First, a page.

1999; Rated R; 118 Minutes
Denzel Washington: Lincoln Rhyme
Angelina Jolie: Amelia Donaghy
Queen Latifah: Thelma
Michael Rooker: Capt. Howard Cheney
Mike McGlone: Det. Kenny Solomon
Luis Guzmán: Eddie Ortiz
Leland Orser: Richard Thompson
John Benjamin Hickey: Dr. Barry Lehman
Bobby Cannavale: Steve
Ed O'Neill: Det. Paulie Sellitto
Produced by Martin Bregman, Michael Scott Bregman,
Bo Dietl, Dan Jinks, Michael Klawitter and Louis A. Stroller;
Directed by Phillip Noyce; Screenwritten by Jeremy
Iacone; based on the novel by Jeffery Deaver
by DAVID KEYES
serial killer movies have an excuse for being odd--people
who kill other human beings tend to make the scenario more
interesting when they slay their victims in non-routine
ways. Reflect for a brief second why Buffalo Bill skinned
women in "The Silence Of The Lambs," and why the killer
in "Seven" used the infamous seven deadly sins as his trademark.
If you're going to get noticed in the movies, you need to
stir up the police departments interest with unfamiliar
styles. Otherwise, the murderers become ordinary and mix
in with the orthodox type.
approach of "The Bone Collector" is the newest in a series
of "inventive" styles of serial killer films. It follows
off the heals of those from last year's market--the respectable
"Desperate Measures," and the modestly mediocre "Fallen."
Like both of those pictures, this is more of a mixed bag--its
serial killer has a novel approach when it comes to homicide,
but he and the others are basically pulling a sheet over
familiar styles and plot tricks. In other terms, its the
same old lollipop with a new sugar coating.
variety, the plot puts the opposing force in a hospital
bed, paralyzed, with nothing to do but to guide a police
official assigned to carrying out his work. He's a Forensics
expert played by Denzel Washington, and she's a recent graduate
who has read all his books played by Angelina Jolie. Washington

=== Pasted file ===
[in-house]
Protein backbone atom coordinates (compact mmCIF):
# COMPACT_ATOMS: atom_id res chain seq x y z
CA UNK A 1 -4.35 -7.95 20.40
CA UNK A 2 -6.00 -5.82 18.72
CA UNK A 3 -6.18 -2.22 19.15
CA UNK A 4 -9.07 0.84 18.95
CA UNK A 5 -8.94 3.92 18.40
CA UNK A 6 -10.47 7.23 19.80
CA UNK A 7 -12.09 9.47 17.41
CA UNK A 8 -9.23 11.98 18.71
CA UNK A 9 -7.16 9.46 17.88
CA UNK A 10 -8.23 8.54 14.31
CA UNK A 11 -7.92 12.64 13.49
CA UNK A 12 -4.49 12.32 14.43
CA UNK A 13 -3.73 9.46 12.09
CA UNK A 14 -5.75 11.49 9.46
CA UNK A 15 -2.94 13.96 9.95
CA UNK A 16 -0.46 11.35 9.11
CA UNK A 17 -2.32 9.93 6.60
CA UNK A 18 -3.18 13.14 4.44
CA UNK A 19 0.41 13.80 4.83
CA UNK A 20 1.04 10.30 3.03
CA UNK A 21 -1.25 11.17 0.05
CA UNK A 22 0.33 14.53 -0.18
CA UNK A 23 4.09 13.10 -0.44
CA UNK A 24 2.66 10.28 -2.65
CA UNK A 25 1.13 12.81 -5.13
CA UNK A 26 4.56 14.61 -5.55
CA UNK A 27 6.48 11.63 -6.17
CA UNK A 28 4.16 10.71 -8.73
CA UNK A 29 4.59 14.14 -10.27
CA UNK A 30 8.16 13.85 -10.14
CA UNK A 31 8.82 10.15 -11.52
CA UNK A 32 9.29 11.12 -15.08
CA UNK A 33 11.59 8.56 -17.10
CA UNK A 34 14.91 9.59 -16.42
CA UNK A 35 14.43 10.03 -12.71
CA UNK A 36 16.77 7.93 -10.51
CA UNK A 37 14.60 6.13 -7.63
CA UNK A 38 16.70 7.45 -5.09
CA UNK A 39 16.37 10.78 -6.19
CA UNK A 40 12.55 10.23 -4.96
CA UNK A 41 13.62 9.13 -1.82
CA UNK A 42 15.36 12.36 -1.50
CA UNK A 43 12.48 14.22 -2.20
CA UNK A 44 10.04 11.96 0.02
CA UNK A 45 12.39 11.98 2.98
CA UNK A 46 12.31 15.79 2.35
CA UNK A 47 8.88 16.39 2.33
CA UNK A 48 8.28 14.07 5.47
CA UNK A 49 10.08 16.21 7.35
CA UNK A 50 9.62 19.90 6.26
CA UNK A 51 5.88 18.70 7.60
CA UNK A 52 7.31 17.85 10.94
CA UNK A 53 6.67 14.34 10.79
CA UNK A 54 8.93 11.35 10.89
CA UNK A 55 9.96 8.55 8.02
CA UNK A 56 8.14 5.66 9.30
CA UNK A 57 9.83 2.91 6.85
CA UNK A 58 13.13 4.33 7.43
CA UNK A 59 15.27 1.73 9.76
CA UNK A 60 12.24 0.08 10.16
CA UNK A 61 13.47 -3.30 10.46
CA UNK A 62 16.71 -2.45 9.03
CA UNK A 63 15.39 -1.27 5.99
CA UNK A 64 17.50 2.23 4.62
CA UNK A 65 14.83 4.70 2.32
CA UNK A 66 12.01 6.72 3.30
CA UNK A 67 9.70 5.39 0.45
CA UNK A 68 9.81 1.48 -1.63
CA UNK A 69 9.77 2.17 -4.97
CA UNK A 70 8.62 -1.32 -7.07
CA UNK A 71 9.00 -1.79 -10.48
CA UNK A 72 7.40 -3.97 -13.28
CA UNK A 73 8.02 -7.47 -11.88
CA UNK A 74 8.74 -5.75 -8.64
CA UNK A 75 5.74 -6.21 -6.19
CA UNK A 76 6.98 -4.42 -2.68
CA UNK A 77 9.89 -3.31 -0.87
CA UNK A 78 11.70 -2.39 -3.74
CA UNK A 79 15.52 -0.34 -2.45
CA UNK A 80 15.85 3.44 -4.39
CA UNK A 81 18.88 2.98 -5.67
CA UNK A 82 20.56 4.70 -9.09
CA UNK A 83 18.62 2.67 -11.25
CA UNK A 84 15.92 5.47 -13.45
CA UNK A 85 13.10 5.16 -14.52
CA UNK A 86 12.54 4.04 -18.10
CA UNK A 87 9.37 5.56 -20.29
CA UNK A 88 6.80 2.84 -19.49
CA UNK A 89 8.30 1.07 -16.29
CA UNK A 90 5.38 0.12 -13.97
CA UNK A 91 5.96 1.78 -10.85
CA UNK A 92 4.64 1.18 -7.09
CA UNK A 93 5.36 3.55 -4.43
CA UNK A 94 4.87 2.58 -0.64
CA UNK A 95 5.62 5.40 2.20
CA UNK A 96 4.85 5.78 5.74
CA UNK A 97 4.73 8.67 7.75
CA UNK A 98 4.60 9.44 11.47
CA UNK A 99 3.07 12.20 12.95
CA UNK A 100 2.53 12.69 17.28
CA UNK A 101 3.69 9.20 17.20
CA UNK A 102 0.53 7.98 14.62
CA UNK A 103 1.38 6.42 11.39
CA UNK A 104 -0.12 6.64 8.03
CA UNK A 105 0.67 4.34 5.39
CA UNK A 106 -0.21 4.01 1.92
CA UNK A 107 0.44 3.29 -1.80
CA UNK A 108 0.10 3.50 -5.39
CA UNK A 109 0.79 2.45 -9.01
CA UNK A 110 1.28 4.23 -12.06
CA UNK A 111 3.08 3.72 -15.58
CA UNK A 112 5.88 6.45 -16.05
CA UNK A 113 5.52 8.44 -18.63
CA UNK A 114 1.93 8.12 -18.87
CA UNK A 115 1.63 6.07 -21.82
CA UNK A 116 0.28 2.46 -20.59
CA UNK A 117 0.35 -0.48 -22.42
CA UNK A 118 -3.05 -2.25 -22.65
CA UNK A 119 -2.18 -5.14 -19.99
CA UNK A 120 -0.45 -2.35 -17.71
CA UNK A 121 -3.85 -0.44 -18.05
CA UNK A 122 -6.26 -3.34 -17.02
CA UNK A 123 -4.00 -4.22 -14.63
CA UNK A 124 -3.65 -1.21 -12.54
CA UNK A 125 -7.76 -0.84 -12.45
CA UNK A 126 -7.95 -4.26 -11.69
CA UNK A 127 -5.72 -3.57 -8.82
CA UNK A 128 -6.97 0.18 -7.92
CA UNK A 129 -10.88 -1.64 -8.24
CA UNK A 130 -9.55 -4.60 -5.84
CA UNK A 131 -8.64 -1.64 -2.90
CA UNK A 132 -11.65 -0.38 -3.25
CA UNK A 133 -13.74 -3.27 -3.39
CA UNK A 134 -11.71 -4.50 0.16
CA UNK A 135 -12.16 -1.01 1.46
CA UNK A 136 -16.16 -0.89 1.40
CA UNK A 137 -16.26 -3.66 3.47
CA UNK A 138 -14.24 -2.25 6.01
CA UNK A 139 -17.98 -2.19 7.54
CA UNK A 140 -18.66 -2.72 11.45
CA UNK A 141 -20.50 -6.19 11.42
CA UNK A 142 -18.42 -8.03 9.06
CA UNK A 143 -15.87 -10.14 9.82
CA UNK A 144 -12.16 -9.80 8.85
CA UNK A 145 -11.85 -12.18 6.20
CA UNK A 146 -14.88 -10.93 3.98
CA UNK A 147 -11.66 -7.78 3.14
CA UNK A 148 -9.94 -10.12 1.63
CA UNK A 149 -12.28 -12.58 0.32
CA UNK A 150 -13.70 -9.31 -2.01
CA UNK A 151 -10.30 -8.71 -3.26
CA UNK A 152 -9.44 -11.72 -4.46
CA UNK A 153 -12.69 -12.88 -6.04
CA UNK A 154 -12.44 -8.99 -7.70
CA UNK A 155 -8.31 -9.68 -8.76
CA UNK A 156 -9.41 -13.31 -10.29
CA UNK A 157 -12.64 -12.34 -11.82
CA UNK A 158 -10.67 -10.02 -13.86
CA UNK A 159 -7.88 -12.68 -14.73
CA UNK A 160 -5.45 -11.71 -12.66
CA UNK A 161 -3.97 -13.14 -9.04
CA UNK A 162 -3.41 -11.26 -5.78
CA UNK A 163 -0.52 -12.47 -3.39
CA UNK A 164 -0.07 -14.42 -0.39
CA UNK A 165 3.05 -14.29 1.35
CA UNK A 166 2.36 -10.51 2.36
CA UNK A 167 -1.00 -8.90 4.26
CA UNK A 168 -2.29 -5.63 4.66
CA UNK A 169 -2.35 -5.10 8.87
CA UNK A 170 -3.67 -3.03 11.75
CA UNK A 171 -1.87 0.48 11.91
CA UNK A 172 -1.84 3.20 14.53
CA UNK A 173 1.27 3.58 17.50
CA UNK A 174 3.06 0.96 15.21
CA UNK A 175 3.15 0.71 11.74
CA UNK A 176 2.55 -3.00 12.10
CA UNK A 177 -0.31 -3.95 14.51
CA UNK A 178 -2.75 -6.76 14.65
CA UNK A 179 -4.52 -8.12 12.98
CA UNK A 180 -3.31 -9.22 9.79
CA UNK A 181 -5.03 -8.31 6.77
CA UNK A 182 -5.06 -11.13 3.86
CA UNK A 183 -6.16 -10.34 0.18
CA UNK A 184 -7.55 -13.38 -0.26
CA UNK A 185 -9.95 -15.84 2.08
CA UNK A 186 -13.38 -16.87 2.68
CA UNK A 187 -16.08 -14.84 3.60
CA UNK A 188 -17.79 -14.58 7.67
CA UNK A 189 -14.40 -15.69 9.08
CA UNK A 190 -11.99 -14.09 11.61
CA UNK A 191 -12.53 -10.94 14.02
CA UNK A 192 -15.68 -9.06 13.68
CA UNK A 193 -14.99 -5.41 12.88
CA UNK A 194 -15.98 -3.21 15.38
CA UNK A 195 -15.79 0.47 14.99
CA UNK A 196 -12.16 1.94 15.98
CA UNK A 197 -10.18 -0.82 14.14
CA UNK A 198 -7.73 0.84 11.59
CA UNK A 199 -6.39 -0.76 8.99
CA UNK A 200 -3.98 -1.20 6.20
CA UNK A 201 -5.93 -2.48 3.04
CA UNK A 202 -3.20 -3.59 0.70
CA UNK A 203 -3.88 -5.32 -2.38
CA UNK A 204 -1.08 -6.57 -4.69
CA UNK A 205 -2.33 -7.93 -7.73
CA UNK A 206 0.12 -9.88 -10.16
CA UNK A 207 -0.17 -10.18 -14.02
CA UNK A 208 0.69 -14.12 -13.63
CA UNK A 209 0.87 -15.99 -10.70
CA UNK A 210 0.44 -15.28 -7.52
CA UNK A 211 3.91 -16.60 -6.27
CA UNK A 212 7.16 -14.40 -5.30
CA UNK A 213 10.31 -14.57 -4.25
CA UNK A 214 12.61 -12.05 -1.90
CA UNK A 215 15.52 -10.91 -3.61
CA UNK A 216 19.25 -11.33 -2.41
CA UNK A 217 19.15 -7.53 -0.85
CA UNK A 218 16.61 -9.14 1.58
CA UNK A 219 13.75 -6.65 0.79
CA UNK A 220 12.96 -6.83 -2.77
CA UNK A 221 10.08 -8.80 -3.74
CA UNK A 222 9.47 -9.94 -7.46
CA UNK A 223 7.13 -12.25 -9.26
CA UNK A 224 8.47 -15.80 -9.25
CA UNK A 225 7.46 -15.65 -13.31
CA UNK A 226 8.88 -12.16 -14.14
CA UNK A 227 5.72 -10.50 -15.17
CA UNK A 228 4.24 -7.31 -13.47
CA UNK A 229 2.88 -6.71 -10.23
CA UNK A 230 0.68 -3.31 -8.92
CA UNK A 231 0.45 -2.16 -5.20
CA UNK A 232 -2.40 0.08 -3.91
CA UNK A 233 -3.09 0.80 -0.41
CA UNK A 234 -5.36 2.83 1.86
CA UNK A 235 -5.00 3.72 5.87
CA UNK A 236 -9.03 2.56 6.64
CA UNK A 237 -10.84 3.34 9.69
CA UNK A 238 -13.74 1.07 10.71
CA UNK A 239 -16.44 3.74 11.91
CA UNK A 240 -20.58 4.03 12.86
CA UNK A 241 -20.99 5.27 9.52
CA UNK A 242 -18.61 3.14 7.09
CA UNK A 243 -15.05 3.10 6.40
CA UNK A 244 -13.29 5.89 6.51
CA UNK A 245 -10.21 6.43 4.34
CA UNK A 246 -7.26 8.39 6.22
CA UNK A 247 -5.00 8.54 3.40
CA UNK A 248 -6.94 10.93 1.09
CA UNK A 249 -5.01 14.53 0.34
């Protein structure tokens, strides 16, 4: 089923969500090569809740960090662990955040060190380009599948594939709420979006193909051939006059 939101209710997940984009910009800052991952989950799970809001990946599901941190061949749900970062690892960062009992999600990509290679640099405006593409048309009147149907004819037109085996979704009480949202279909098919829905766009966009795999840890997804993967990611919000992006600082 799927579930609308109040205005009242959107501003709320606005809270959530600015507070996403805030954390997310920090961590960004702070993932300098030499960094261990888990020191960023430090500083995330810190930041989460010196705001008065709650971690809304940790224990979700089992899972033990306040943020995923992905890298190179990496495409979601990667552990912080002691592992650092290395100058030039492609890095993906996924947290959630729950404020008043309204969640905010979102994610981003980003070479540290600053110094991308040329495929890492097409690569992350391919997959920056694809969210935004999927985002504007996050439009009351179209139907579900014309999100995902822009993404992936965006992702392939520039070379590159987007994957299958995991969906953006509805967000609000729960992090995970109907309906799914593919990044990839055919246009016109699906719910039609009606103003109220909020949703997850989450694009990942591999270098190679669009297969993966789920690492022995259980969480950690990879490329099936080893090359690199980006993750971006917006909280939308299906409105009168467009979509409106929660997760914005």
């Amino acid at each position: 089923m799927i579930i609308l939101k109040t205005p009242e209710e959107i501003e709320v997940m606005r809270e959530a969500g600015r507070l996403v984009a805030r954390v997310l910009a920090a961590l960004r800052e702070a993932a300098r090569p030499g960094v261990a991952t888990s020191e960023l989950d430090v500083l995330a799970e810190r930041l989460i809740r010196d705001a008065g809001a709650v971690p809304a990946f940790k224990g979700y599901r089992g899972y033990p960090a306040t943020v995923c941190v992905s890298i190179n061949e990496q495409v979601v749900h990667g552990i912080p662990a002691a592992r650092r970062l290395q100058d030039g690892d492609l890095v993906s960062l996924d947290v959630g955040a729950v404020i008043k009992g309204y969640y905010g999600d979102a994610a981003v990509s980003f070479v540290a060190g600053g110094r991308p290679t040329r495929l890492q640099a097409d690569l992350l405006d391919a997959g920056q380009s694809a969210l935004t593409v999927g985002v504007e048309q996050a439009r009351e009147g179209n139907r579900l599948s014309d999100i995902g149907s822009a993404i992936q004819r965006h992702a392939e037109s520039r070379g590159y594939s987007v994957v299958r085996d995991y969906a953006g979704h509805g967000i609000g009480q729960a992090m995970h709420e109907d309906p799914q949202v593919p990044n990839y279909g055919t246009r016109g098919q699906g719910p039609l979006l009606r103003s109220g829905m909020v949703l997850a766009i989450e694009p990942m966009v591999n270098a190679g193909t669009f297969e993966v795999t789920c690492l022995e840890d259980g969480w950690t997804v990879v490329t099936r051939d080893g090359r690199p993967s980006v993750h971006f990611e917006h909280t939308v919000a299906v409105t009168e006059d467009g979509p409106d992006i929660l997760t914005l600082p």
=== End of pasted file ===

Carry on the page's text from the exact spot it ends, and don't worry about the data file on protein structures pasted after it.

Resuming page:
is one of the top detectives of his time, but the accident
that left him paralyzed changes that. When Jolie's character,
the ambitious Amelia Donaghy, locates a dreadful crime at
a set of train tracks, she preserves the evidence so well
that the detective, Lincoln Rhyme, offers her a chance to
do some "real police work." She accepts.
tidbits that attract our fascination are mainly in the crimes
themselves--a killer who, as we see on screen, gets his
victims from taxi cabs collects their bones after he maliciously
tortures and kills them. On screen imagery displays the
style of these murders, and it is arguably the most grotesque
sights you will see in a movie this year. But they are unique
nonetheless, both in the way they are committed, and in
the way that the killer leaves the clues for the officials
to pick up on. Part of the fascination with these kinds
of movies is the inexplicable reason why the killer purposely
gives the police leads on their own cases. This picture
does nothing to change that, and rightfully so.
movie pulls out all the stops--it has heavy drama, tension,
solid acting, attractive cinematography, an eerie mood,
and most importantly, a killer to confuse the federal officials.
But what is missing from all this? Inspiration, for starters.
For each of the virtues, there is a similar direction taking
them through familiar territory, mulling down their potential.
Take the "who's behind the mask?" mystery, for example--how
often is a murderer with odd ways of committing murder revealed
long before the story intends? Phillip Noyce's direction
aims to keep us at bay for the most of the duration of the
running time, but he gives away too many clues an hour into
the mystery, setting us up for an ending that is contrived
Jolie is a striking screen presence (at least most of the
time), but here she has lost a tad of prospect, letting
Rhyme instruct her every move as if she's a puppet. The
case builds with strong interest for the police officials,
but it is ultimately Amelia who must get down to the dirty
work, and so when she needs this man to guide her every
move, we are disappointed in her lack of preparation (experience
is one thing, but she's read most of the books that Rhyme
has written. Isn't that enough?). In one scene, a look of
horror graces here face at the sight of a slaughtered corpse.
This feels unjustified at first, but later, it is explained--she
was the one, after all, who discovered her father's corpse.
How odd, then, that a woman with this kind of background
could be so involved with a case in which she must discover
1999, David Keyes, Cinemaphile.org.
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